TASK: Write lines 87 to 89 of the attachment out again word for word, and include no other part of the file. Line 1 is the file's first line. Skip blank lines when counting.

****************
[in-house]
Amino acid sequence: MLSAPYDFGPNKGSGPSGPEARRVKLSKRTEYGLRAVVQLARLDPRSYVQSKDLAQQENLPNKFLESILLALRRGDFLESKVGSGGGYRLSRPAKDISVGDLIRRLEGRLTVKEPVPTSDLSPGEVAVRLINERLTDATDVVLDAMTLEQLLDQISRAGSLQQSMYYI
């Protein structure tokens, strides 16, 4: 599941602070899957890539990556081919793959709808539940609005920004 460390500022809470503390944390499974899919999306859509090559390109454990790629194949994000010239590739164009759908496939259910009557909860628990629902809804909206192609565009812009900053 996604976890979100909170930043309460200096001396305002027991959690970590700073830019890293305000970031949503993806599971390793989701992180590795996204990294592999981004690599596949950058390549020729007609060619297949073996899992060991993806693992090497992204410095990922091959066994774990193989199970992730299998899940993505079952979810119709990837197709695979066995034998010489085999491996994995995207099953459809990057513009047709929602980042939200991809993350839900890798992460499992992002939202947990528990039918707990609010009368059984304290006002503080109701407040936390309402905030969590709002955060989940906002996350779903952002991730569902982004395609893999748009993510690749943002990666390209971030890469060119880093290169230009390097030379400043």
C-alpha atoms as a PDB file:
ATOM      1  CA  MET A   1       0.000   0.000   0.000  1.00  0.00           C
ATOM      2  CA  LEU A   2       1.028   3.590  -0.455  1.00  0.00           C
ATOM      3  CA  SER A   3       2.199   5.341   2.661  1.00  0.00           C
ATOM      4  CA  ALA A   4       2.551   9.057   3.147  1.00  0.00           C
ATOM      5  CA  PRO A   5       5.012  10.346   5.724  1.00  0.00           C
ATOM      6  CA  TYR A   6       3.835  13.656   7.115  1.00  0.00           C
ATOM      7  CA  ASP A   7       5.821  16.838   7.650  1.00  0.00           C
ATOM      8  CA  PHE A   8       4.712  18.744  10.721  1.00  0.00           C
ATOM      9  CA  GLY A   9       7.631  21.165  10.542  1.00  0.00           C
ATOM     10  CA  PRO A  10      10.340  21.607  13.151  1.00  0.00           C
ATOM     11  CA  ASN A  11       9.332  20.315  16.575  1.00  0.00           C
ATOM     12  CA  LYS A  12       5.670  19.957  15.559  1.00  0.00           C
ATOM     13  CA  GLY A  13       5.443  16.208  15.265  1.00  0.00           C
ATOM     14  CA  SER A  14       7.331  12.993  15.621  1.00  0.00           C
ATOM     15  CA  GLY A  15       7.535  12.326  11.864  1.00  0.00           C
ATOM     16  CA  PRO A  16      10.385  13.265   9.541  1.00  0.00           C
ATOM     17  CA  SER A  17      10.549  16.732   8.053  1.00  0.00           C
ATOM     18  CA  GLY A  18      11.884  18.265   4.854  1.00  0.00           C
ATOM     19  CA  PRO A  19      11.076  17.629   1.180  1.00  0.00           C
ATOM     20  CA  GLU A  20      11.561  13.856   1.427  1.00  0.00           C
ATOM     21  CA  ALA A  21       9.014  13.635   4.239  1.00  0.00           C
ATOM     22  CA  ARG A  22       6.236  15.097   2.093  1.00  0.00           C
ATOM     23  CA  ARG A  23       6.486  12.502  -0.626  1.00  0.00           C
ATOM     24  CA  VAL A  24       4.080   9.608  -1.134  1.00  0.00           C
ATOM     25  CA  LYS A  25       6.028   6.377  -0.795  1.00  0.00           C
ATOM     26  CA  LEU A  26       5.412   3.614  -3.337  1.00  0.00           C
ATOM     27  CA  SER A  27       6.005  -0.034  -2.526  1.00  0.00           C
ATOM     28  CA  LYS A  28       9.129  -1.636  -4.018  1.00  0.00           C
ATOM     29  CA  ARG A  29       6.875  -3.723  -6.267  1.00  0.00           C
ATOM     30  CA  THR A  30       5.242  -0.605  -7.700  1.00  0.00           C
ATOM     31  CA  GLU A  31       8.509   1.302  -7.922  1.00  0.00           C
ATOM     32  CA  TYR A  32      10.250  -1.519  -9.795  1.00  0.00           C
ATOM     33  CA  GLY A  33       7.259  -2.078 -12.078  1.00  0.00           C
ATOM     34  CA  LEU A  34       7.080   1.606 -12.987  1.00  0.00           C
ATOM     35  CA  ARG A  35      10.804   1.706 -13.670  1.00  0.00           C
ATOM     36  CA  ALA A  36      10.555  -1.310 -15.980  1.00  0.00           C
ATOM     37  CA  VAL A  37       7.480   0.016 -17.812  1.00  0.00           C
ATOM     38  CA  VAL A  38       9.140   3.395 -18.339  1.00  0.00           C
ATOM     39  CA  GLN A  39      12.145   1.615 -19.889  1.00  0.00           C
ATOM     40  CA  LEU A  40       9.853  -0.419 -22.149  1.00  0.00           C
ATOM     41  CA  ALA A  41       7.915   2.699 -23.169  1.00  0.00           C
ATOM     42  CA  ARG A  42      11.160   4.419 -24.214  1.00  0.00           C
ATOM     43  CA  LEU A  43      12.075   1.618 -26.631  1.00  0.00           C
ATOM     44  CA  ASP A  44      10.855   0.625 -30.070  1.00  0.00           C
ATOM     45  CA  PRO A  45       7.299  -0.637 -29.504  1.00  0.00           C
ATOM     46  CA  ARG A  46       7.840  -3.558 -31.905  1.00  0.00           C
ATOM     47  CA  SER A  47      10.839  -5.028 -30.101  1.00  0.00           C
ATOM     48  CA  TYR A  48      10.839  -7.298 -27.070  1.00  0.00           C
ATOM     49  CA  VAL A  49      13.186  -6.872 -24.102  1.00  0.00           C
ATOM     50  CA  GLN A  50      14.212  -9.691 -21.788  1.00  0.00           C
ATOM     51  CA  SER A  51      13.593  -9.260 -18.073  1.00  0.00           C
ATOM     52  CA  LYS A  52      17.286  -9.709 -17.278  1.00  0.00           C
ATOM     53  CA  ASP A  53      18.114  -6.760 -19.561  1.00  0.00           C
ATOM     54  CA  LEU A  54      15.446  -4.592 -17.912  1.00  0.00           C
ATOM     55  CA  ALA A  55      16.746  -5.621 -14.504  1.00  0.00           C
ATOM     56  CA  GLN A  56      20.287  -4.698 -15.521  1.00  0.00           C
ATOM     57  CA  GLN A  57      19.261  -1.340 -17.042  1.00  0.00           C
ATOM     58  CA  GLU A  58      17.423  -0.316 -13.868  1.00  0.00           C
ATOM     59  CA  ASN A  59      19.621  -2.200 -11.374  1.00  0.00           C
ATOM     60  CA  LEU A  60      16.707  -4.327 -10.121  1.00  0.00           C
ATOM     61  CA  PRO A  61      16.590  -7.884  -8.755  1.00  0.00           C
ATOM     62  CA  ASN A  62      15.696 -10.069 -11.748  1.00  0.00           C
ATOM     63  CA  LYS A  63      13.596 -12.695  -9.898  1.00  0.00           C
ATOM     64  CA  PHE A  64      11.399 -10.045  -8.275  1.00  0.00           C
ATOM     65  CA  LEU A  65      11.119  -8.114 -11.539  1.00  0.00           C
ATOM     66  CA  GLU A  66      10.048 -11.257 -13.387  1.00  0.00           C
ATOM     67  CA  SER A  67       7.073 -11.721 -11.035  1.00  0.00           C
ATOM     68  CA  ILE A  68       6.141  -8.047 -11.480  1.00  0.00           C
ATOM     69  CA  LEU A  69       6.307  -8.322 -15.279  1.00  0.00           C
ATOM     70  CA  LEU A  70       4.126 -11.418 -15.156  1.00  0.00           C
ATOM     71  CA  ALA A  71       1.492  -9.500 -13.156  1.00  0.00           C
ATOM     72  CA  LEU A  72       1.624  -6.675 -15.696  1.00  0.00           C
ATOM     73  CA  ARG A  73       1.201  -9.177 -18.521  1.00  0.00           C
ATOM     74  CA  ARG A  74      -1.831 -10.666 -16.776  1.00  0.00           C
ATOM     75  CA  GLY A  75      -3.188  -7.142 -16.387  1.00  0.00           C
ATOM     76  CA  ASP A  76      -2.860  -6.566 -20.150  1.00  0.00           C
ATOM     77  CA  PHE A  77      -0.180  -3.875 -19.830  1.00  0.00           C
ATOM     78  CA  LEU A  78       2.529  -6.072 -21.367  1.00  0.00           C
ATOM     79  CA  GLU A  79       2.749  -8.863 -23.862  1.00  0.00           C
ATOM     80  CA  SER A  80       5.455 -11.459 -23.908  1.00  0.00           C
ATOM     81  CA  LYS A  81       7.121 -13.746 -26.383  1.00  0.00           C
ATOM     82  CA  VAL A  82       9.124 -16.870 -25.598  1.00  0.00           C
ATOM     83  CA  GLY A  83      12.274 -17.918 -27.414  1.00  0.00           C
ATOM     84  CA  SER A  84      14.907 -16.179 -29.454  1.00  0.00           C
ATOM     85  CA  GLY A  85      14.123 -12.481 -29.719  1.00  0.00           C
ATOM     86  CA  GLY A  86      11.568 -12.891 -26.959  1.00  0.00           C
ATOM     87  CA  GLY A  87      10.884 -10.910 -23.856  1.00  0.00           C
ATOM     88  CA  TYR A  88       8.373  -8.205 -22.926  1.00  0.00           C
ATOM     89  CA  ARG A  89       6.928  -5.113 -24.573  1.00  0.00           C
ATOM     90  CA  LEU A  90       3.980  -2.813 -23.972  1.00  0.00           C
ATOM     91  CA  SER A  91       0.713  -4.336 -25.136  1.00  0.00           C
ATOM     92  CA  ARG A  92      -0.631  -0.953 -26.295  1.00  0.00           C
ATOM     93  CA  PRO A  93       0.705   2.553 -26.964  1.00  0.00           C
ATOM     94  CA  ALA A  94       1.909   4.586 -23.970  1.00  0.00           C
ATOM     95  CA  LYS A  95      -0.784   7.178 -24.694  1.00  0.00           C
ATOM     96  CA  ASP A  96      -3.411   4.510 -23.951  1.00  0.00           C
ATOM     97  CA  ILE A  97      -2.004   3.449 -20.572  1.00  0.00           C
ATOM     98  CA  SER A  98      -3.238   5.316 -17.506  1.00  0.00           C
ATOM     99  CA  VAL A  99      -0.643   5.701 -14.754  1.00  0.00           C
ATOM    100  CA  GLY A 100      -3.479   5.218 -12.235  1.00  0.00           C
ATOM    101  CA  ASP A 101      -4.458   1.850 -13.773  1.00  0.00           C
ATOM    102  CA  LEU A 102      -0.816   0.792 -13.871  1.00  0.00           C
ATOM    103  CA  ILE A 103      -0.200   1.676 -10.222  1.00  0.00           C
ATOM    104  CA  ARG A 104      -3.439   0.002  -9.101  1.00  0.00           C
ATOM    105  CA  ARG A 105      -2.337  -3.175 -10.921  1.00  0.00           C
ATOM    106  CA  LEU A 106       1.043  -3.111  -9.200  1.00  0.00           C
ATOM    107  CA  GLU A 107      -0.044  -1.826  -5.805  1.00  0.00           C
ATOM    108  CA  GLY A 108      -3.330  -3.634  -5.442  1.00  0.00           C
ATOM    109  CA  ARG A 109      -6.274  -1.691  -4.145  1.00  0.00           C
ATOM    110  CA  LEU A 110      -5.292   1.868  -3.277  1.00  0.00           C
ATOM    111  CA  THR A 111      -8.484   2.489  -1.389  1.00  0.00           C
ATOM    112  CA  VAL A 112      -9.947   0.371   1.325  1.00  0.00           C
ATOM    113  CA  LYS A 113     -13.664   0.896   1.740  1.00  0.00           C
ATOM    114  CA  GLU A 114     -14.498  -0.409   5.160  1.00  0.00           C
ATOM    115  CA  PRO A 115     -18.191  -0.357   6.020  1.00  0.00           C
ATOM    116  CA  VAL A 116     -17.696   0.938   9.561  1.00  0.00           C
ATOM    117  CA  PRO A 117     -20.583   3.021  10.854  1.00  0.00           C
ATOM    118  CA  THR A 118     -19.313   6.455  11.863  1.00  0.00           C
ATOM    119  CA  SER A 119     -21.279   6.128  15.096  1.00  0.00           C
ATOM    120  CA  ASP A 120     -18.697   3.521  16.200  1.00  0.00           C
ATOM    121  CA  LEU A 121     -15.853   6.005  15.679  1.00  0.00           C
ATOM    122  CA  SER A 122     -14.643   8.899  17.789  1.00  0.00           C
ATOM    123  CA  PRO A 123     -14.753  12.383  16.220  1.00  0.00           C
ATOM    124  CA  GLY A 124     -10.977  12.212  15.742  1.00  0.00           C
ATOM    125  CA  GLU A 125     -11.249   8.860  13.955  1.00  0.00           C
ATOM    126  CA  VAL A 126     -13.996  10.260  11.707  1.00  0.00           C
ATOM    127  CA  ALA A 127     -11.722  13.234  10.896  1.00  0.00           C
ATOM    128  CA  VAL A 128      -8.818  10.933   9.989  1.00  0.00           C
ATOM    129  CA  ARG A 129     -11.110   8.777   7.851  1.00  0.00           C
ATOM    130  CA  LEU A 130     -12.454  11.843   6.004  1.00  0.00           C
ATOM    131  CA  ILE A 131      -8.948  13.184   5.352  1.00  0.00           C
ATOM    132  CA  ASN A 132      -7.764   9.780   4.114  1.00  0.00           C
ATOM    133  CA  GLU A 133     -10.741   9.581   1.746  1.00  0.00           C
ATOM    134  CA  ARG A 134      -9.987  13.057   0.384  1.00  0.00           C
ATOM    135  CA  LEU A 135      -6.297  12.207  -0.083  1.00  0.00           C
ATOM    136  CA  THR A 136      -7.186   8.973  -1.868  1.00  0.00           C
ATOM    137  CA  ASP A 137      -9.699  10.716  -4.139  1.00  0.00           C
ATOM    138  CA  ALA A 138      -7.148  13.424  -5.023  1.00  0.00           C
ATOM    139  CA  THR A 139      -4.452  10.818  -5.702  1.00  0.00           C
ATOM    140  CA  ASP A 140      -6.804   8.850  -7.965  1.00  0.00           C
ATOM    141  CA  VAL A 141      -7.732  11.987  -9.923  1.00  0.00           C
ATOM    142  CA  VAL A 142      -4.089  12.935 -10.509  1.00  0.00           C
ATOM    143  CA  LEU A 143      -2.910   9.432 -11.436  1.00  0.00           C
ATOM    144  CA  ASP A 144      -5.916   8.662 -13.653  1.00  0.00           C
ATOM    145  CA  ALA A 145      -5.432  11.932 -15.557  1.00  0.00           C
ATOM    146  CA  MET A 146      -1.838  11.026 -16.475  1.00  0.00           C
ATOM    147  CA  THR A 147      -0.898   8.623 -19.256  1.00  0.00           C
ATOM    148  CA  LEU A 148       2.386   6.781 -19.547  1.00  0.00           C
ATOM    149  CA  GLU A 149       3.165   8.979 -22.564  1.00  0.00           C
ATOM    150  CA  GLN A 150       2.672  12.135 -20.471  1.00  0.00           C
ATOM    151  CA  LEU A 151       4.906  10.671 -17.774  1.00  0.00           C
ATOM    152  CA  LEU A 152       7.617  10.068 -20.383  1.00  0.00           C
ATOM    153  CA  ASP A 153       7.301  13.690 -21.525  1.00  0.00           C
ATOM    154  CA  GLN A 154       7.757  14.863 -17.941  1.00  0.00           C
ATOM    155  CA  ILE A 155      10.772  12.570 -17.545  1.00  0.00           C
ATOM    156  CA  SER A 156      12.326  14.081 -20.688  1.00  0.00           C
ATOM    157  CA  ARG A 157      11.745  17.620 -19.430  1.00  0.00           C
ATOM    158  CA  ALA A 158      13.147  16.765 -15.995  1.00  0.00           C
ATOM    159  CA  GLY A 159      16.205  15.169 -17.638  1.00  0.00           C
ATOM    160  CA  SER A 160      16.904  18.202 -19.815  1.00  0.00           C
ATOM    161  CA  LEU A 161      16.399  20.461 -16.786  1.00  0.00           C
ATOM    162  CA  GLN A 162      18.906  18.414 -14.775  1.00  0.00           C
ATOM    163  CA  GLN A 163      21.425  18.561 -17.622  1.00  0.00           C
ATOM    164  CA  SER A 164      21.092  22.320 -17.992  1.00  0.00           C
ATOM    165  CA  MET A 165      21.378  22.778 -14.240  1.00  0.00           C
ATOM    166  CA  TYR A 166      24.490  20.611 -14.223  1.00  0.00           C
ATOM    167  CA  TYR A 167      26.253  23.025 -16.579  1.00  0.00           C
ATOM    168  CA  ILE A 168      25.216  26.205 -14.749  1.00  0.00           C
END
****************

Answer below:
ATOM     83  CA  GLY A  83      12.274 -17.918 -27.414  1.00  0.00           C
ATOM     84  CA  SER A  84      14.907 -16.179 -29.454  1.00  0.00           C
ATOM     85  CA  GLY A  85      14.123 -12.481 -29.719  1.00  0.00           C